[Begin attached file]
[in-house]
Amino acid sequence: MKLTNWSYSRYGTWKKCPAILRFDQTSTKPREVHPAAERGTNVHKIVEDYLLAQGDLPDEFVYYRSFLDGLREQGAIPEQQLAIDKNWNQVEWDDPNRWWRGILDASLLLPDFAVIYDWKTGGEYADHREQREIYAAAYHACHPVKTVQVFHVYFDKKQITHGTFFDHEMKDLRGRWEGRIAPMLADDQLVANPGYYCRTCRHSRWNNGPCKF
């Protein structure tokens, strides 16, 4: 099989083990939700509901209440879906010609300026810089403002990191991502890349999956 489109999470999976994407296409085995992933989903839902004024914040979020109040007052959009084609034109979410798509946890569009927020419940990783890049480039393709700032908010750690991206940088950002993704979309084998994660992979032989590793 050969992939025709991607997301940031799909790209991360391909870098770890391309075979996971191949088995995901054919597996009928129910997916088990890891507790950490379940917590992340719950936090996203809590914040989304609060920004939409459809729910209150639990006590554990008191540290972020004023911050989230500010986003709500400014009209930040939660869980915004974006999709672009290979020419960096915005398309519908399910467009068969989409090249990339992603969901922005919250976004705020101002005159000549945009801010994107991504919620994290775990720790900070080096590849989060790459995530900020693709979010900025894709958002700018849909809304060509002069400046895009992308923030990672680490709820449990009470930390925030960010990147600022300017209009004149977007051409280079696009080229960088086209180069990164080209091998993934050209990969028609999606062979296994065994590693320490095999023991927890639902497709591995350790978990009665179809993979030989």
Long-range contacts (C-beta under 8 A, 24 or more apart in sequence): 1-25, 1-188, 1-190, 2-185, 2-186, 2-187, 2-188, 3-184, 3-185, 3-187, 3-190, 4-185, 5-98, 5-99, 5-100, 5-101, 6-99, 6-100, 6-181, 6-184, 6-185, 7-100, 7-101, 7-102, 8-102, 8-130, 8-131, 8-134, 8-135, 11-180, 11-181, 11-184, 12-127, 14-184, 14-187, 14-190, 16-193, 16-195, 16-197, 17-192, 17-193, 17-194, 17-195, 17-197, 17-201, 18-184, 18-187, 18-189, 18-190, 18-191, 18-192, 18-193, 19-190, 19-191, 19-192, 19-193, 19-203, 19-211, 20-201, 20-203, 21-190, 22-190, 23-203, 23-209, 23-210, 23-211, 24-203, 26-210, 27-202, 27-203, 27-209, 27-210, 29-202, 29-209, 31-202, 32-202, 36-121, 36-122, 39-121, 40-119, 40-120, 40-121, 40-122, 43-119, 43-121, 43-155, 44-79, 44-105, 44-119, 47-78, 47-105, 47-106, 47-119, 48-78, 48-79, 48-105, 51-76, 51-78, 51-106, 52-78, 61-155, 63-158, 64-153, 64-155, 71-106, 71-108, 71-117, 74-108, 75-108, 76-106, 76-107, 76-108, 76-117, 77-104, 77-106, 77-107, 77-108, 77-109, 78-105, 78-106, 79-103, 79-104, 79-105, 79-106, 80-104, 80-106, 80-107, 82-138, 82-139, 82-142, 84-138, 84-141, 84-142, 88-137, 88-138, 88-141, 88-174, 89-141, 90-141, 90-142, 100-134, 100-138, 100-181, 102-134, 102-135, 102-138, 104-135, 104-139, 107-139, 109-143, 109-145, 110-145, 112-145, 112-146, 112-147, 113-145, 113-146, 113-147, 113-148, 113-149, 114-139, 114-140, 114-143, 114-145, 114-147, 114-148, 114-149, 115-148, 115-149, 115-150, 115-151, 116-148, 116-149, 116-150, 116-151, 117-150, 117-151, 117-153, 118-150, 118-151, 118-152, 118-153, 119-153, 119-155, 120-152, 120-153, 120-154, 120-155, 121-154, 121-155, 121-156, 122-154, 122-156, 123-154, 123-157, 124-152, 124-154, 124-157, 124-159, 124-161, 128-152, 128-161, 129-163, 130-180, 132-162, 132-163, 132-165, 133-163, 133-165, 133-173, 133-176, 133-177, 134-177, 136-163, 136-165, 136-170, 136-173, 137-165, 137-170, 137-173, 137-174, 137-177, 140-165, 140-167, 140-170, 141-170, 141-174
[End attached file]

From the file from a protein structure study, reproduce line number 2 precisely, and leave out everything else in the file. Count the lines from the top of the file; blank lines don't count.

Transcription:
Amino acid sequence: MKLTNWSYSRYGTWKKCPAILRFDQTSTKPREVHPAAERGTNVHKIVEDYLLAQGDLPDEFVYYRSFLDGLREQGAIPEQQLAIDKNWNQVEWDDPNRWWRGILDASLLLPDFAVIYDWKTGGEYADHREQREIYAAAYHACHPVKTVQVFHVYFDKKQITHGTFFDHEMKDLRGRWEGRIAPMLADDQLVANPGYYCRTCRHSRWNNGPCKF